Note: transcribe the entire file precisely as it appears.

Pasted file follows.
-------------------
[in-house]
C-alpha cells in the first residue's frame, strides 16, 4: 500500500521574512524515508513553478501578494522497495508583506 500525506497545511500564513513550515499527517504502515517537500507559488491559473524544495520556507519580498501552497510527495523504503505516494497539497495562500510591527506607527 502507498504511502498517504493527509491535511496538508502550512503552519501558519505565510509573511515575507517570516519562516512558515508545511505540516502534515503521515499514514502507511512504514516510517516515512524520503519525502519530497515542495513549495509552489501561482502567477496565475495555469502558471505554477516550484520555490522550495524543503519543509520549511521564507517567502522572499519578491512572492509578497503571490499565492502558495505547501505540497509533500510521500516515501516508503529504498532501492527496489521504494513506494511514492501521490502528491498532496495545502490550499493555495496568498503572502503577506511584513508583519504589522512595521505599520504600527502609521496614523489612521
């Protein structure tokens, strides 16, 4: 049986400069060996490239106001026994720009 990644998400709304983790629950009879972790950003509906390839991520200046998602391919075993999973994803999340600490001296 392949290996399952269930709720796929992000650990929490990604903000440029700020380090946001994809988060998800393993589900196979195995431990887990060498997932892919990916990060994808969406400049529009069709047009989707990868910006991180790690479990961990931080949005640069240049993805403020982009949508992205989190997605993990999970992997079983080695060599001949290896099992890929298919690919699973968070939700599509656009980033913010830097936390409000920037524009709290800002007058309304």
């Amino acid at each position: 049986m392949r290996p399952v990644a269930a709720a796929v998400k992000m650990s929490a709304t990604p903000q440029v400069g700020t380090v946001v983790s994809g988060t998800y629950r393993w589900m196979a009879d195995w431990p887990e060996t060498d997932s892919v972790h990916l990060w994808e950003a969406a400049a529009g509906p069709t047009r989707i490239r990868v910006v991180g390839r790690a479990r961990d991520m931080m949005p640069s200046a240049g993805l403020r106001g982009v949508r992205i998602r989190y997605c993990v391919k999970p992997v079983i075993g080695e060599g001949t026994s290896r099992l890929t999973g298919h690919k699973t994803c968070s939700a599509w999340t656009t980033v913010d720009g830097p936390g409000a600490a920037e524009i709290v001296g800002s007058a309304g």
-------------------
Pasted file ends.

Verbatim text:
[in-house]
C-alpha cells in the first residue's frame, strides 16, 4: 500500500521574512524515508513553478501578494522497495508583506 500525506497545511500564513513550515499527517504502515517537500507559488491559473524544495520556507519580498501552497510527495523504503505516494497539497495562500510591527506607527 502507498504511502498517504493527509491535511496538508502550512503552519501558519505565510509573511515575507517570516519562516512558515508545511505540516502534515503521515499514514502507511512504514516510517516515512524520503519525502519530497515542495513549495509552489501561482502567477496565475495555469502558471505554477516550484520555490522550495524543503519543509520549511521564507517567502522572499519578491512572492509578497503571490499565492502558495505547501505540497509533500510521500516515501516508503529504498532501492527496489521504494513506494511514492501521490502528491498532496495545502490550499493555495496568498503572502503577506511584513508583519504589522512595521505599520504600527502609521496614523489612521
């Protein structure tokens, strides 16, 4: 049986400069060996490239106001026994720009 990644998400709304983790629950009879972790950003509906390839991520200046998602391919075993999973994803999340600490001296 392949290996399952269930709720796929992000650990929490990604903000440029700020380090946001994809988060998800393993589900196979195995431990887990060498997932892919990916990060994808969406400049529009069709047009989707990868910006991180790690479990961990931080949005640069240049993805403020982009949508992205989190997605993990999970992997079983080695060599001949290896099992890929298919690919699973968070939700599509656009980033913010830097936390409000920037524009709290800002007058309304």
């Amino acid at each position: 049986m392949r290996p399952v990644a269930a709720a796929v998400k992000m650990s929490a709304t990604p903000q440029v400069g700020t380090v946001v983790s994809g988060t998800y629950r393993w589900m196979a009879d195995w431990p887990e060996t060498d997932s892919v972790h990916l990060w994808e950003a969406a400049a529009g509906p069709t047009r989707i490239r990868v910006v991180g390839r790690a479990r961990d991520m931080m949005p640069s200046a240049g993805l403020r106001g982009v949508r992205i998602r989190y997605c993990v391919k999970p992997v079983i075993g080695e060599g001949t026994s290896r099992l890929t999973g298919h690919k699973t994803c968070s939700a599509w999340t656009t980033v913010d720009g830097p936390g409000a600490a920037e524009i709290v001296g800002s007058a309304g």